Deadpool’s success set to spawn more adult comic book movies
Deadpool

Only last week, we were saying how much we love comic book movies with a more daring, adult-oriented edge. And now it looks as though we’re likely to get a whole lot more of them.

Witty, violent and subversive superhero blockbuster Deadpool has become a bona fide hit – and its success seems set to pave the way for more popcorn action outings aimed at a more mature audience.

Box office smash

Deadpool has smashed the record for an ‘R-rated’ opening weekend in the US, taking a whopping $135 million. To put that in perspective, the second-highest at the time of writing (Matrix: Reloaded) brought in less than $100 million – and that was a sequel to a very popular movie.

There were those who suggested that Deadpool may struggle to gain a wide enough audience outside of its core fanbase, but that concern has clearly proven to be unfounded.

Traditionally, Hollywood attempts to aim its blockbusters at the widest possible demographic – with the ‘PG-13’ rating in the States and the 12A rating here in the UK generally considered the ideal sweet spot for big releases, regardless of whether that dumbs-down the subject matter or not.

In recent years, we’ve seen traditionally more gory and brutal properties such as Terminator and Robocop made more bloodless and family-friendly in the name of bigger box office receipts. But their relative failure, and now the success of Deadpool, suggests the tide may be finally turning.

What Deadpool’s success means

The greenlighting of further adult-oriented comic book films may already be afoot.

Fox producer Simon Kinberg has now suggested that an X-Force movie (a spin-off from X-Men) could be aimed towards a more adult audience, while the reboot of Spawn is set to follow a similarly violent and edgy path.

Creator Todd McFarlane explained:

“I’d put it more into the horror/suspense/supernatural genre. If you take the movie The Departed meets Paranormal Activity, something like that.”

When you also consider the commercial and critical acclaim bestowed on Mad Max: Fury Road – which is up for Best Picture and Best Director at the Oscars, no less – it’s not hard to see that studio execs are now more likely to consider harder-edged blockbusters a more viable option.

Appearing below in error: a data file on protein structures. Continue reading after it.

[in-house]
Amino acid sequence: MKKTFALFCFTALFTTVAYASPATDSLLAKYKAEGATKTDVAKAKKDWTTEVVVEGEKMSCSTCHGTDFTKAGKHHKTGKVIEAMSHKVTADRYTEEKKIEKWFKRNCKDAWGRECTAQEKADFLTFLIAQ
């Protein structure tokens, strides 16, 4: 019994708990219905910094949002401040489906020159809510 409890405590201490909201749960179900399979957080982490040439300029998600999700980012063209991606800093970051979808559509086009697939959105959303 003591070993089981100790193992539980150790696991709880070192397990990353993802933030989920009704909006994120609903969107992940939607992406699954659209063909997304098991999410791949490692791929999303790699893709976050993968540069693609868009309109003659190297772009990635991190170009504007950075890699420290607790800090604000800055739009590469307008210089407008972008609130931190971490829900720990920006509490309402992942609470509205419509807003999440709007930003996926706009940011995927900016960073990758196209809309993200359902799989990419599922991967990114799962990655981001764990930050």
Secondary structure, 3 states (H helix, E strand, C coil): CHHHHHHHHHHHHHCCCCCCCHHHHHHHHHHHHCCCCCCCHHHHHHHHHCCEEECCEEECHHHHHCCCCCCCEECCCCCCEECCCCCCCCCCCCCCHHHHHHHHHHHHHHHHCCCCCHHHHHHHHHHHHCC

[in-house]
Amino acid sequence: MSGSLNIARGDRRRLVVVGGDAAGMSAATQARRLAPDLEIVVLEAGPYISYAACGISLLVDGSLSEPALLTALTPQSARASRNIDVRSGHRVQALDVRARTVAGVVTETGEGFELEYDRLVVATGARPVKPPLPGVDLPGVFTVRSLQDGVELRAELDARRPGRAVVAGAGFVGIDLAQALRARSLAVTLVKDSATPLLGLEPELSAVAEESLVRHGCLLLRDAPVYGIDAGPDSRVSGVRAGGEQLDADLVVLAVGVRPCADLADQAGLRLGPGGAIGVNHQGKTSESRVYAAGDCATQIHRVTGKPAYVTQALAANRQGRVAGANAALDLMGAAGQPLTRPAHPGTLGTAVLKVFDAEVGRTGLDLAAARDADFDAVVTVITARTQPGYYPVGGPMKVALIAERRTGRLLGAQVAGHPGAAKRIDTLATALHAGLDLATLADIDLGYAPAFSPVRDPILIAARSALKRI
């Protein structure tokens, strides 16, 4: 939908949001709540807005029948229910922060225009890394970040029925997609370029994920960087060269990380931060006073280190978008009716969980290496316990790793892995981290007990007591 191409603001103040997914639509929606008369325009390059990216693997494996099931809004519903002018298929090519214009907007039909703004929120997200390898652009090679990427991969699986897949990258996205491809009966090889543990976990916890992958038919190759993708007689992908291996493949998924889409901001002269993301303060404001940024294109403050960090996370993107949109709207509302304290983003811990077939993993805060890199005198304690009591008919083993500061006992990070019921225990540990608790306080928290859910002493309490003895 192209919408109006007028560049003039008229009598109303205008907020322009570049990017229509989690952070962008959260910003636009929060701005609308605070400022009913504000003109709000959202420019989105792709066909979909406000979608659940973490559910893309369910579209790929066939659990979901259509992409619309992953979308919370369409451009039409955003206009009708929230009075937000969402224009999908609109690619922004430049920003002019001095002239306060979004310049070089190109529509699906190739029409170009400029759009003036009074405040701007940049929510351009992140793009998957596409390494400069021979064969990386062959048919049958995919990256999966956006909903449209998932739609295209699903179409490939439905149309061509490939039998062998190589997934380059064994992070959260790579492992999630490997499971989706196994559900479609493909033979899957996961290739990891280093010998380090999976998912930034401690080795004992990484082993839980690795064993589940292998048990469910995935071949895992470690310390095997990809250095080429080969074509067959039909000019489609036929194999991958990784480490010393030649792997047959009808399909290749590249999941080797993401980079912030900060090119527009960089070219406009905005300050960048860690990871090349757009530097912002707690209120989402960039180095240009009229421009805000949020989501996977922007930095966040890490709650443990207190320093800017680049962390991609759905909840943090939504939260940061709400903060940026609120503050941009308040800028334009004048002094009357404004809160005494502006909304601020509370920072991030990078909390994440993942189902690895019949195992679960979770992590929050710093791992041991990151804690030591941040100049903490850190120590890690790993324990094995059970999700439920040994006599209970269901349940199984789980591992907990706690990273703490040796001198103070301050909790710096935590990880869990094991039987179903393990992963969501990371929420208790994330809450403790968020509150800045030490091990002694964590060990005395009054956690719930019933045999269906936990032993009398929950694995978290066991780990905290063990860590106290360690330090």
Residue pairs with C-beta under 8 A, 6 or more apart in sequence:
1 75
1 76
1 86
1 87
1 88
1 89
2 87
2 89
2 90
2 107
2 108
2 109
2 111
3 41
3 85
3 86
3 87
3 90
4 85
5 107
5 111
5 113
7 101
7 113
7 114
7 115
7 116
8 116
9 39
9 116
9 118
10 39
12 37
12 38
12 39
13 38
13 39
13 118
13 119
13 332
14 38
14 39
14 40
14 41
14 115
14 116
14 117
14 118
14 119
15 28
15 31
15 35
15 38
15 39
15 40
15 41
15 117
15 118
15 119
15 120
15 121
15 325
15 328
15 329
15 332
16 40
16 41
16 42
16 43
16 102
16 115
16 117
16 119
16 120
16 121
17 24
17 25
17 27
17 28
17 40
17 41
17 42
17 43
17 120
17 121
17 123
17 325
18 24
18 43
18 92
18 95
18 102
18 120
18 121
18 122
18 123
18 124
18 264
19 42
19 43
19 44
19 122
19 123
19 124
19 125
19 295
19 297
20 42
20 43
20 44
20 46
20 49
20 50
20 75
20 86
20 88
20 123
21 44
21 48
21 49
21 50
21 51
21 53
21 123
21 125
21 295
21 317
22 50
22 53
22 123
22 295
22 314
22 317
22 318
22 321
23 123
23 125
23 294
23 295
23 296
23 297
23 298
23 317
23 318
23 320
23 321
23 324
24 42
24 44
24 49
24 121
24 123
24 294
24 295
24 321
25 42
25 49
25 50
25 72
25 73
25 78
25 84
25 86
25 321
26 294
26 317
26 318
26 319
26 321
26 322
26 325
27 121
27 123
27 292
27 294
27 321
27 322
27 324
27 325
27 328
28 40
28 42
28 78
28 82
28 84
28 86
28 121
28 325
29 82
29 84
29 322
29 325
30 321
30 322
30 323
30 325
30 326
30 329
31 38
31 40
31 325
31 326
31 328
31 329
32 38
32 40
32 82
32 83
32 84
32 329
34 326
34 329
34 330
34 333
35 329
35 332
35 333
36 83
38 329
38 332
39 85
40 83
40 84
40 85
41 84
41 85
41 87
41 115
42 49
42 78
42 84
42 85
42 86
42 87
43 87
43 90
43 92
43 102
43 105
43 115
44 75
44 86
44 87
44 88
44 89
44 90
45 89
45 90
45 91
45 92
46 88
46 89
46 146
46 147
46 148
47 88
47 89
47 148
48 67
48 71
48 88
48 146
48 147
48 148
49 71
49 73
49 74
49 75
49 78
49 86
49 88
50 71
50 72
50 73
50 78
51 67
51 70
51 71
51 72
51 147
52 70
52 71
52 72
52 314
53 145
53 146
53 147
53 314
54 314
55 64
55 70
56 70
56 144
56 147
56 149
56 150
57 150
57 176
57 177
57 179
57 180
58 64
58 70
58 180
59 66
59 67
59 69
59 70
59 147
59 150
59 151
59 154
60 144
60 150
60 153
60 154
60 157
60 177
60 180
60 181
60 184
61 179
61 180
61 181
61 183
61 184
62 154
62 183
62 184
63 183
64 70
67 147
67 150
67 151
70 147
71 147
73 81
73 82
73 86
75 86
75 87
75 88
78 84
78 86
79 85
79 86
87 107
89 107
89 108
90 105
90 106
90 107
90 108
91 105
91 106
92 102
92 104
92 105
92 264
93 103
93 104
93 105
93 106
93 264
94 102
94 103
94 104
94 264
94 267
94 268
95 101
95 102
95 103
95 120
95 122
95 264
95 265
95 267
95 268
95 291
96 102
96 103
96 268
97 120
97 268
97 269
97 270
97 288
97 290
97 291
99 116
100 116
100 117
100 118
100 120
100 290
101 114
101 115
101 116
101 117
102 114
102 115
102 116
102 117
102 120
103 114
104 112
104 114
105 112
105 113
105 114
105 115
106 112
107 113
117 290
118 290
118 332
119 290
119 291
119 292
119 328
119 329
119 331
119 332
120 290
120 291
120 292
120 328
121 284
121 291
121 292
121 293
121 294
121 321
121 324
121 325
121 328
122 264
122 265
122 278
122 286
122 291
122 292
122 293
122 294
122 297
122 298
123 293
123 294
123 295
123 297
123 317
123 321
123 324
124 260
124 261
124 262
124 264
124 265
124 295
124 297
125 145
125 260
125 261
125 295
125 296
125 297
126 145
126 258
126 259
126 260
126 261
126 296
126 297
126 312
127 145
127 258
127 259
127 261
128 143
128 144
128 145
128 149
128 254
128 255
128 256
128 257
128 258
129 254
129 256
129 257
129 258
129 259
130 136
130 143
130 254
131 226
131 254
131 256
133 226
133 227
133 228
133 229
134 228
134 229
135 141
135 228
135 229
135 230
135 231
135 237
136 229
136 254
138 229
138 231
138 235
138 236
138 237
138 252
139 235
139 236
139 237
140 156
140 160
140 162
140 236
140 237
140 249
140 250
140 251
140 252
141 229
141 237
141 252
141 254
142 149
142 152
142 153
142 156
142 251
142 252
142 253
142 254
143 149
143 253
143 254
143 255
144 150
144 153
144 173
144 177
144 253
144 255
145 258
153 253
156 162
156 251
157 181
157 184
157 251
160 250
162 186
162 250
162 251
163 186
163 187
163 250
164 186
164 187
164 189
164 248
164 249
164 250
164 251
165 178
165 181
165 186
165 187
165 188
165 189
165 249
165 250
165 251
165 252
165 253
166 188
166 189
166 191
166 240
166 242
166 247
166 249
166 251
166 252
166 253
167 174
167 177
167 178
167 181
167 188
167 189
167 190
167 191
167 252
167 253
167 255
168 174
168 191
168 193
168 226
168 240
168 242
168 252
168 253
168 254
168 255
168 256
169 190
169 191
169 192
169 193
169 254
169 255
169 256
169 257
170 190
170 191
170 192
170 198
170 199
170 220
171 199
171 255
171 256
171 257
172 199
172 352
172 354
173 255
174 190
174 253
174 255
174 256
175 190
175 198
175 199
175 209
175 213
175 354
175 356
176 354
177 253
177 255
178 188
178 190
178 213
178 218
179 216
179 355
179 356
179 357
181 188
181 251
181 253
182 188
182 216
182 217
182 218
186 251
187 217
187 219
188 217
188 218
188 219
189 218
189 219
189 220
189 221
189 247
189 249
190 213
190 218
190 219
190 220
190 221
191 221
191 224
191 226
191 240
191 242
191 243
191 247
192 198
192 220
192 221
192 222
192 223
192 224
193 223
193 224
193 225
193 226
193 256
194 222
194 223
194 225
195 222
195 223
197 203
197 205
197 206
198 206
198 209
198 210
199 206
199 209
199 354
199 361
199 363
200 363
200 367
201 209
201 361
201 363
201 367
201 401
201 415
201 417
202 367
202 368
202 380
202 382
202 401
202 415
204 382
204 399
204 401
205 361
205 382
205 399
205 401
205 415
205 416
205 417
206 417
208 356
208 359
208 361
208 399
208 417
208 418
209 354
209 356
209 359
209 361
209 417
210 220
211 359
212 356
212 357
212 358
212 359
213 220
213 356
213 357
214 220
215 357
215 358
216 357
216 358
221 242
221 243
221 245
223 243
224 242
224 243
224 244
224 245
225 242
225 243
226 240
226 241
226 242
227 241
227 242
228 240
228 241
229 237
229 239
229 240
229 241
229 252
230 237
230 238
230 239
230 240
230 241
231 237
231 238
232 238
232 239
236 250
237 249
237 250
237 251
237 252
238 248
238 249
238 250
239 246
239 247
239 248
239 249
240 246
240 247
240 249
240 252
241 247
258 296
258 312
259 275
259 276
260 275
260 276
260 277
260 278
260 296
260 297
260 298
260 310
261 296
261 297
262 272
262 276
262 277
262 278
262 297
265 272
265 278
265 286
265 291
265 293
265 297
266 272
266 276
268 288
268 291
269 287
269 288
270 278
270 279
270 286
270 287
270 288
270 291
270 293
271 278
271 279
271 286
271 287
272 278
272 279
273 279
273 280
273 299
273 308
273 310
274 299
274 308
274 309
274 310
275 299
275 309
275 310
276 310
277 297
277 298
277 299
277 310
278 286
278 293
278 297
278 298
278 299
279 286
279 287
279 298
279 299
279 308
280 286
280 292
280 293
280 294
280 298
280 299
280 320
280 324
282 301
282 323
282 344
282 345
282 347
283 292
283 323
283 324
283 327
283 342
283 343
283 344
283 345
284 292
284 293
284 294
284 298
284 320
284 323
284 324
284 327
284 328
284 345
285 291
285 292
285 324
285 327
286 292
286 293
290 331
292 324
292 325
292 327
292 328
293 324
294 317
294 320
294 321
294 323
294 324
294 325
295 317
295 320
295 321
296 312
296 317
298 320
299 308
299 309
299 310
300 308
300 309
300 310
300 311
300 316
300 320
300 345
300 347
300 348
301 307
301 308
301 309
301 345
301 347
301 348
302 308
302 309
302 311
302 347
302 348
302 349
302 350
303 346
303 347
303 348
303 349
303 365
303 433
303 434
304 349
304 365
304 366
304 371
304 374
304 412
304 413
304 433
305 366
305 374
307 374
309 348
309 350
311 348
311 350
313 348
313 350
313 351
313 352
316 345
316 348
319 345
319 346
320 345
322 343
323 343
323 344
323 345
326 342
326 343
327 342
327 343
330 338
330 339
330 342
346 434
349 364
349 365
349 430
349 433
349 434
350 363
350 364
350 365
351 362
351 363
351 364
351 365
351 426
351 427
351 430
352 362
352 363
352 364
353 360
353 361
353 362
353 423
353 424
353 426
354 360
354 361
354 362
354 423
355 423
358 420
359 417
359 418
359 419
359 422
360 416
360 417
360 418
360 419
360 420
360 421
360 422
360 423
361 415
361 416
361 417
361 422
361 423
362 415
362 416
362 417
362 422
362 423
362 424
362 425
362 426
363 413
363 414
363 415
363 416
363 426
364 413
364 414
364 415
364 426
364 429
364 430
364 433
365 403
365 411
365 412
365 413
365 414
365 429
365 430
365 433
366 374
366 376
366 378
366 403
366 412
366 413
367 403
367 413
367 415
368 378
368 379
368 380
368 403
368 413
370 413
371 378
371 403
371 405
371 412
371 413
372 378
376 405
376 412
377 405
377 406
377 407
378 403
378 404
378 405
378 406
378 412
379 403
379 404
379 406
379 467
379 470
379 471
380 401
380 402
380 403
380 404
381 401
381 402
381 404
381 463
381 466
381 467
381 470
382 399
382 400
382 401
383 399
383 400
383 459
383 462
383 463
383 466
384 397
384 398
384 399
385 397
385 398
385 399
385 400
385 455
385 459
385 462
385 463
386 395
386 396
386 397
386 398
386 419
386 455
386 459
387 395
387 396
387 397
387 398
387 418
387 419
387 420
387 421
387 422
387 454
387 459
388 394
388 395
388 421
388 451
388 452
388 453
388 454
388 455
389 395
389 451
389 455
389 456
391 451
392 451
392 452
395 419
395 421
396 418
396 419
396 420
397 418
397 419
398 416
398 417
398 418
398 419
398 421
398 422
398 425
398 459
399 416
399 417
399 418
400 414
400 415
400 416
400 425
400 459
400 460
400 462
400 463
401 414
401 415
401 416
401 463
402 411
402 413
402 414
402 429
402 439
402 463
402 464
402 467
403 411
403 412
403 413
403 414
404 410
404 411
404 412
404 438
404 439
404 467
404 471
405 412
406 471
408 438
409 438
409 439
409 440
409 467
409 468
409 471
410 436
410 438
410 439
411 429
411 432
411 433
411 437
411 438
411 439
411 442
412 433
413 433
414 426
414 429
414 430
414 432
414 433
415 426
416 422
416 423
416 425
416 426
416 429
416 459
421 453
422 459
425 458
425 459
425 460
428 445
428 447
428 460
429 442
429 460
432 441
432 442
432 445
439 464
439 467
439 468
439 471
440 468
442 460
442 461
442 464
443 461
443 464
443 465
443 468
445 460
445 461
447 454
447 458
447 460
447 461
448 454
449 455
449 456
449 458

A note of caution

The impact and influence of Deadpool looks set to be substantial. In our own review, Matthew Turner described it as “a breath of fresh air in the current superhero-stuffed blockbuster landscape”.

But the danger with Hollywood is that they’re prone to leaping on the latest hit, and either getting the wrong end of the stick as to why it works, simply churning out less and less effective imitators, or both.

Indeed, in an in-depth Facebook post, Guardians Of The Galaxy co-writer and director James Gunn warned against the dangers of knee-jerk studio reactions to Deadpool’s success.

“You’ll see Hollywood misunderstanding the lesson they should be learning with Deadpool. They’ll be green lighting films ‘like Deadpool‘ – but, by that, they won’t mean ‘good and original’ but ‘a raunchy superhero film’ or ‘it breaks the fourth wall.’

“They’ll treat you like you’re stupid, which is the one thing Deadpool didn’t do.”

In other words, more adult-edged comic book movies may be a good thing. But only if they’re handled in the right way, and not just treated as the latest cash cow to be milked dry.